Captivating recitals

October 18, 2015

Katyayani Gupta, disciple of Guru Kamalini Nagarajan Dutt (disciple of Thanjavoor Lakshmi Kantham and Sikkil Ramaswami Pillai) presented a captivating recital in RK Swamy Hall, Chennai, under the auspices of Gana Mukunda Priya on 19th September 2015.
Commencing the recital with alarippu in ragam Nattai and Vinayakar Stuthi “Munnavane yanai mugathavane mukti nalam shollavane,” she followed it up with jathiswaram in Ragamalika set to mishrachapu tala by the Tanjore Quartet. This was followed by the next item in a traditional margam, Shabdham, which is invariably in mishrachapu, on Lord Shiva, “Tillaiambalam tannile natam saithidum Natarajan.”
The central piece was the evergreen Ananda Bhairavi varnam, again from Tanjore Quartet, “Sakhiye nee indha velayil jaalam seiyaade,” in which Katyayani was able to fully, adequately demonstrate her proficiency in both nritta, nritya and natya segments. The sancharis were very convincingly conveyed, the highlight being Sri Rajagopalaswamy in Teppam being portrayed lucidly and earlier, the heroine coaxing the Sakhi with decorations, pottu, flowers etc asking her to convey her love to Sri Rajagopalaswamy.
In the commencing line of the charanam “Paangaana mayile adhiga mayyalaal madhi mayangi poovaale Manmadanai thodavum,” the dancer effectively portrayed ten different shapes of the peacock and increasingly lustful arrows of Manmadha. Katyayani then took up a keerthana in ragam Arabhi composed by Thanjavoor Marimuthu Pillai, “Yenna thunive naan bhayapadaamal undan inayadi paniven aiyya” where the devotee expressed her fear in entering the temple of Lord Shiva, with the images of Bhootham, Nandi, the snakes etc. on Lord Shiva, at the same time expressing her reverence for Rishis and Munis being part of all those symbols. The concluding piece was a thillana in ragam Cenchurutti, which is most popular in dance and music genre.
Venkateshwaran on the vocal with his bhaava laden music, with effective percussion of Ramamurthy Ganeshan, violin support by Anirup and flute by G. Raghuraman further added colour to the recital. Dr. S. Vasudevan wielded the cymbals. Senior artistes such as Lakshmi Vishwanathan, Sundari teacher of Kalakshetra, Sikkil Vasanthakumari and Sankari Balasubramaniam graced the occasion and blessed the artiste. Katyayani Gupta shows all the promise of shaping into a very mature senior artist in the years to come under the able tutelage of her Guru Kamalini Dutt.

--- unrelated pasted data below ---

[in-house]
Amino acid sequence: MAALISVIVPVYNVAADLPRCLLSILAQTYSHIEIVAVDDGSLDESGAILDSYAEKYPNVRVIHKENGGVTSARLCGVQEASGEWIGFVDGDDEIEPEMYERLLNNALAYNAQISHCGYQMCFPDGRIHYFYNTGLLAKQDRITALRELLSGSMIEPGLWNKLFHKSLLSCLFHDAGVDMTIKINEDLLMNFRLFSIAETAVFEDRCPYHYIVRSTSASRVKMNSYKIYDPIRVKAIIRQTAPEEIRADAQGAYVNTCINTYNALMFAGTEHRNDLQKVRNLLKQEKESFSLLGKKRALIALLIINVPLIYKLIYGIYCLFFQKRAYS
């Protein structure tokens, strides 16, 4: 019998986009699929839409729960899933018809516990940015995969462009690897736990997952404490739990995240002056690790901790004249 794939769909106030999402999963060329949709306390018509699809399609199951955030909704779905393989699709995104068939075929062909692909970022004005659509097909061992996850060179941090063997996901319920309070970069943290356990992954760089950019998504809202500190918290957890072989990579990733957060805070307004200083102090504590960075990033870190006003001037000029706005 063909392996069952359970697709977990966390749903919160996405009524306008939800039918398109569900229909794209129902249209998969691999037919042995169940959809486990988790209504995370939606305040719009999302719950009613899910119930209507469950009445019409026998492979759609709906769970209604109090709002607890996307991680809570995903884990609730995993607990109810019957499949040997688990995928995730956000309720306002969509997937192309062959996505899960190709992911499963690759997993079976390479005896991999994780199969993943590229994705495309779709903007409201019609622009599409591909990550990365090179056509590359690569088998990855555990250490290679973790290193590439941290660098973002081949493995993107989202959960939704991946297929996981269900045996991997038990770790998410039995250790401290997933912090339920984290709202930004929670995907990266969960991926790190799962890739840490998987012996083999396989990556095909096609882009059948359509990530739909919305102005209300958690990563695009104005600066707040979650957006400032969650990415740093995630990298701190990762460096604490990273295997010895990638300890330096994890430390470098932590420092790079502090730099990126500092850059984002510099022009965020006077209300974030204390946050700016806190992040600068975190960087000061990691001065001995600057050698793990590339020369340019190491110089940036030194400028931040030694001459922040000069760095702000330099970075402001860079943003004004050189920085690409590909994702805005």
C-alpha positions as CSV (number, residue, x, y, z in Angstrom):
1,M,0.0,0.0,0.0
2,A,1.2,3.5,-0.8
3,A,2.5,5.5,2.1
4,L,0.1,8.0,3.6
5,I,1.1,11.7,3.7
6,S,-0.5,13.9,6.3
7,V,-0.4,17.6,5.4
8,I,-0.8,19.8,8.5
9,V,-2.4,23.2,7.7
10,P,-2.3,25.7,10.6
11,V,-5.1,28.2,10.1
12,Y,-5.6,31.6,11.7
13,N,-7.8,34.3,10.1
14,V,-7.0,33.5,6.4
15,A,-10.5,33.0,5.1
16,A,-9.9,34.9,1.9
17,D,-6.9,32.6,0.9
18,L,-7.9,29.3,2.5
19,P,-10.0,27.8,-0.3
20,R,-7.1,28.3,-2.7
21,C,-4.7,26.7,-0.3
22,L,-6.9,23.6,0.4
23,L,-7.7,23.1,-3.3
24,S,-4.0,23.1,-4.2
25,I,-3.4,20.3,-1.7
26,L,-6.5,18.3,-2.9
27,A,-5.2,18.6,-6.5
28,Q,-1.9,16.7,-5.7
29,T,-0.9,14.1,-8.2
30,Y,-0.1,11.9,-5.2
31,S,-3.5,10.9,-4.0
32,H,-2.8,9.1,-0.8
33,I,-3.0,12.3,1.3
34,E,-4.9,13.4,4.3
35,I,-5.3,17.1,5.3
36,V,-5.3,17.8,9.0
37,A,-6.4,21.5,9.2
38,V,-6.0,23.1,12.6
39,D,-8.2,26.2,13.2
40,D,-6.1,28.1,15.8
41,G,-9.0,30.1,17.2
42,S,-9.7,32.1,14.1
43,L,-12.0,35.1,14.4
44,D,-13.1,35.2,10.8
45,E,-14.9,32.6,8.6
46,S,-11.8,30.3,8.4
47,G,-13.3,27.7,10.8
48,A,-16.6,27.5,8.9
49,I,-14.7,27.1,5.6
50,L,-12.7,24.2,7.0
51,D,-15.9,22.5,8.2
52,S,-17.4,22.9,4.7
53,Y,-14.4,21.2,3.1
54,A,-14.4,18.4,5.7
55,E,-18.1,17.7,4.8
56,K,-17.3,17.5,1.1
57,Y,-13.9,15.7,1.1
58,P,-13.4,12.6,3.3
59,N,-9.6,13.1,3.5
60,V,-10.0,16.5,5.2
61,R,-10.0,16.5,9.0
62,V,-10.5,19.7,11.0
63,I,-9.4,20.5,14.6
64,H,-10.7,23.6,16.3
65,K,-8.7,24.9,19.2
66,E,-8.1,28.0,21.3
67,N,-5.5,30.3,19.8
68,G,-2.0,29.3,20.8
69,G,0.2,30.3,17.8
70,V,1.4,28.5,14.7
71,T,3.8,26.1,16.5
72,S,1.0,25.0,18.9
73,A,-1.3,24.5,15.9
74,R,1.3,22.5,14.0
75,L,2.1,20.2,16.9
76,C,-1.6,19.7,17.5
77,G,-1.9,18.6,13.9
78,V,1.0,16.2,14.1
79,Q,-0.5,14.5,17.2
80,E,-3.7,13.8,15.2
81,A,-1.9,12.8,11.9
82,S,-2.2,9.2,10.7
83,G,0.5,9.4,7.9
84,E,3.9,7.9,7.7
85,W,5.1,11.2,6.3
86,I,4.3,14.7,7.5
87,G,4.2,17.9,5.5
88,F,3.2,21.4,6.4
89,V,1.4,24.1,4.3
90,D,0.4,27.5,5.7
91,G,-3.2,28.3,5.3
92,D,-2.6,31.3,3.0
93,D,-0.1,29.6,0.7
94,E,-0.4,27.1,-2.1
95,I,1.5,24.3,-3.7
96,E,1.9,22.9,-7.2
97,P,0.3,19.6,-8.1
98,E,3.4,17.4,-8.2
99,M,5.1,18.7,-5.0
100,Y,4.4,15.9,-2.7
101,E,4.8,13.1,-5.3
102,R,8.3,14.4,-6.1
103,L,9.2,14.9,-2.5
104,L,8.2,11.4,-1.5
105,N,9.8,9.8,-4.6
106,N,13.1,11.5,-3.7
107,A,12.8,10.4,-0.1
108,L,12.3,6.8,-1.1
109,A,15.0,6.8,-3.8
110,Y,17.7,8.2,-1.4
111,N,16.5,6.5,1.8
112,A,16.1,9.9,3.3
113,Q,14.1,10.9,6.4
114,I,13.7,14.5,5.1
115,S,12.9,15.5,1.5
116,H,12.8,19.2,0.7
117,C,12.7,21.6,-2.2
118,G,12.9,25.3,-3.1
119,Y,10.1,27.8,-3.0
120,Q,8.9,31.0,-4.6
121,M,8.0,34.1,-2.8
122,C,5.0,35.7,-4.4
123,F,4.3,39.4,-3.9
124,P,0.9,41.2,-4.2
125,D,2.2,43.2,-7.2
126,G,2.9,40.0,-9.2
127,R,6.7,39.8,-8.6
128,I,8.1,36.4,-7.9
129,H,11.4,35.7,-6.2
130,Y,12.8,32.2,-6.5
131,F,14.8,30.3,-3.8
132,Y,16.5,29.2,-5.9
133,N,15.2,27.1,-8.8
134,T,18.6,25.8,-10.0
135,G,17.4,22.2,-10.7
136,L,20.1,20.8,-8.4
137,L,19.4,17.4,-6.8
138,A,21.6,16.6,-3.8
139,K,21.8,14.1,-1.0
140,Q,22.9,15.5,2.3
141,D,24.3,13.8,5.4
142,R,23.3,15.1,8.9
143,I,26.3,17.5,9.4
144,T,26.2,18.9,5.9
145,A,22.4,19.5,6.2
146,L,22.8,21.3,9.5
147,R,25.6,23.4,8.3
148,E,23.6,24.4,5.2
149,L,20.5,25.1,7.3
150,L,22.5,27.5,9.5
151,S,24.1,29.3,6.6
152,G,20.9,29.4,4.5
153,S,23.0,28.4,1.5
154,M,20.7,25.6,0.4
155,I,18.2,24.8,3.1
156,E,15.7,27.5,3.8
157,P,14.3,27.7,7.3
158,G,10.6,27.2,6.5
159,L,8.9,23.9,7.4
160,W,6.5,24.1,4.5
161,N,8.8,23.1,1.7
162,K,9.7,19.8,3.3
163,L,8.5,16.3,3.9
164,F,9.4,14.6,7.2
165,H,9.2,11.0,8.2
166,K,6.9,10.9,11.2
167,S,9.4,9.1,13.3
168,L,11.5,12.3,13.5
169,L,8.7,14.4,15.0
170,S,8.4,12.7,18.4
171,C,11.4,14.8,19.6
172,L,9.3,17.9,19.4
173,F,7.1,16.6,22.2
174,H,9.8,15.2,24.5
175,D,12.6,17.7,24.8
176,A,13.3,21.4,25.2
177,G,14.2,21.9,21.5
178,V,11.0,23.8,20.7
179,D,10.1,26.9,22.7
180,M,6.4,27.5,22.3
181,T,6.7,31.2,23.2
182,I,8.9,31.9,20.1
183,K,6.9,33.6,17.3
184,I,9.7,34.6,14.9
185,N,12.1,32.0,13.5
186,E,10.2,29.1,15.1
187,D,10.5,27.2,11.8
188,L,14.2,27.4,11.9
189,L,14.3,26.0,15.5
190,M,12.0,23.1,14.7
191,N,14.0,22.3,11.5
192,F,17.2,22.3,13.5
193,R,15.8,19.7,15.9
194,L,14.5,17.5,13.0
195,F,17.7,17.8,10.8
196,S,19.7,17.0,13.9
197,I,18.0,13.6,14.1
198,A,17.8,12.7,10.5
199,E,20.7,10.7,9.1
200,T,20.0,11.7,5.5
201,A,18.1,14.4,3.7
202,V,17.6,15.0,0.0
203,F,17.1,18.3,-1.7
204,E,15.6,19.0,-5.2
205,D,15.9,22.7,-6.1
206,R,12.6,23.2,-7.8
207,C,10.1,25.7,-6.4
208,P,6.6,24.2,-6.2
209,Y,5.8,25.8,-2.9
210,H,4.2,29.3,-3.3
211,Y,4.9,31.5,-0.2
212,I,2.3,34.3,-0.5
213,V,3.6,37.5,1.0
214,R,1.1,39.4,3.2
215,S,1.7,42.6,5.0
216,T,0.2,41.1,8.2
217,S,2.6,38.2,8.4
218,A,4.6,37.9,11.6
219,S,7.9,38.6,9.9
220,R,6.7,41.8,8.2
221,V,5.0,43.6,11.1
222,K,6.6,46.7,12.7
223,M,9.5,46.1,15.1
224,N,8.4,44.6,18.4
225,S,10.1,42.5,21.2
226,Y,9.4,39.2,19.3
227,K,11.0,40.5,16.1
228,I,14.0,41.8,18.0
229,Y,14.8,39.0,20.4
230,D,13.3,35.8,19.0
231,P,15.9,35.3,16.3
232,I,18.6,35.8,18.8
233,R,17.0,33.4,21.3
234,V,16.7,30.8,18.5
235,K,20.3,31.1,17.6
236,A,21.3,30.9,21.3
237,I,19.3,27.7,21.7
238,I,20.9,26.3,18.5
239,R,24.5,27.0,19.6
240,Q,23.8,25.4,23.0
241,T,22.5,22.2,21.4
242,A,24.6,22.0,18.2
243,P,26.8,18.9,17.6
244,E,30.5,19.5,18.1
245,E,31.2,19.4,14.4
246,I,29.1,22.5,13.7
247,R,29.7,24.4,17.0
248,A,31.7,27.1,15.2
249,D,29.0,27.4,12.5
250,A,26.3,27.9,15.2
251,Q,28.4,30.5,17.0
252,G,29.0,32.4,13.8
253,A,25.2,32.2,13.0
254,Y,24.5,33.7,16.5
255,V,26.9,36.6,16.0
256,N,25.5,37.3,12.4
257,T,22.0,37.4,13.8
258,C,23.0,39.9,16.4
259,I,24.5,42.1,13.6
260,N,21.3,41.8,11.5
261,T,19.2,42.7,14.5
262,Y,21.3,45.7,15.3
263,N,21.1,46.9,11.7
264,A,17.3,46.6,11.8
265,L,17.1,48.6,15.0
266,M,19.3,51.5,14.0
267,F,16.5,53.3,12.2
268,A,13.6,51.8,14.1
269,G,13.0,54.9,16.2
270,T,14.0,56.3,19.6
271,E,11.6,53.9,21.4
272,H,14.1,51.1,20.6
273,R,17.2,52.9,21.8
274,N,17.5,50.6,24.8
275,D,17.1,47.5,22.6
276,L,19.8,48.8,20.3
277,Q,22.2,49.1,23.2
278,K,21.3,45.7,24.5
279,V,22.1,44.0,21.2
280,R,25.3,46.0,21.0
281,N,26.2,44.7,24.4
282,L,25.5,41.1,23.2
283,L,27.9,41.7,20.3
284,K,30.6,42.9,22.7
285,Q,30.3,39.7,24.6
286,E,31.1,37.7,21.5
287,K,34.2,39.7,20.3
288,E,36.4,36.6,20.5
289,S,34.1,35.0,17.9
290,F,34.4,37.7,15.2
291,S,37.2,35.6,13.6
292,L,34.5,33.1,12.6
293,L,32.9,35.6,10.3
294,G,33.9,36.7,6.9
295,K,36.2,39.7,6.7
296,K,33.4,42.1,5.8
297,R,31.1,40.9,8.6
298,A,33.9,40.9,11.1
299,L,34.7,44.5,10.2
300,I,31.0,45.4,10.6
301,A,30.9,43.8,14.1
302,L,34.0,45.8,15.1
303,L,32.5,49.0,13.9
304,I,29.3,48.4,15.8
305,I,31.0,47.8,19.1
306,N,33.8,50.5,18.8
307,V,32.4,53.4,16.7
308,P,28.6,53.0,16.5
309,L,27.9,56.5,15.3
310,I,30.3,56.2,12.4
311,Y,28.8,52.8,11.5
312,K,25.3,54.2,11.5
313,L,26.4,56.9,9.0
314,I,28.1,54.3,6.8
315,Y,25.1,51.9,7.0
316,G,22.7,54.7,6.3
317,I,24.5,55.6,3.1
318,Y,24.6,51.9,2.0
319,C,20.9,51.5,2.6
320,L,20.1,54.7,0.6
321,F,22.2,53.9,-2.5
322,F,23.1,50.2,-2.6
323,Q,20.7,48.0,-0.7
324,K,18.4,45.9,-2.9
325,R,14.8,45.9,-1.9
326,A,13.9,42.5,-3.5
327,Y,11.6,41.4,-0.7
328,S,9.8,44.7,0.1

Sumana Santhanam
Sumana Santhanam, a budding Bharatanatyam dancer with an excellent stage presence, disciple of the great teacher Guru K.J. Sarasa, and Srekala Bharath, gave a very pleasing recital under the aegis of Oothukkadu Venkatakavi Trust, at TAG-Dakshinamurthi Auditorium, Chennai, on Oct. 4, 2015. Commencing the recital with “Ananda Narthana Ganapathim bhaavaye” in Naattai, Sumana immediately gave proof of her mettle in nritta and nritya, before she took up the main item. The piece-de-resistance was “Marakatha manimaya” in ragam Aarabhi. One is generally familiar with this piece in the Kuchipudi genre, wherein the dancer dances on the rim of a brass plate, to the lyric “Kanakamanimaya noopura charana.” However, Srekala Bharath very beautifully choreographed this item for Bharatanatyam. The sancharis relating to the birth of Krishna, Kuchela’s episode, Kalinga Narthana and Draupadi Maanasamrakshanam were portrayed by Sumana in a neat manner, drawing applause from the audience repeatedly. The execution of the jathis, the briskness and confidence with which the dancer performed were the highlights of the performance.

The next item “Bhajasva Tripurasundareem” in Nadanamakriya, was an excellent illustration of the poet’s devotion towards the Mother Goddess. “Raaman perumai solla tharamo” in Naattakurinji, was yet another piece which drew the attention of the audience. The concluding thillana in Sindhubhairavi was a fitting finale to the entire performance.

Sumana shows ample promise of blossoming into a very mature artiste in the years to come, with sound and vigorous training imparted to her by both her gurus. It is pertinent to point out that Srekala as a performing guru has carved a niche for herself. Under her able stewardship, several disciples are being trained effectively. Sumana also is an integral part of this group. She is indeed an artiste to watch out for.

Vocal by Chithrambari Krishnakumar, mridangam by Dhananjayan and violin by Shikhamani (who comes from a great musical lineage), were assets to the recital. Srekala Bharath on the cymbals was a treat to watch and held the attention of the audience throughout the performance.
The presence of renowned vocalists, the Bombay Sisters, added colour to the program.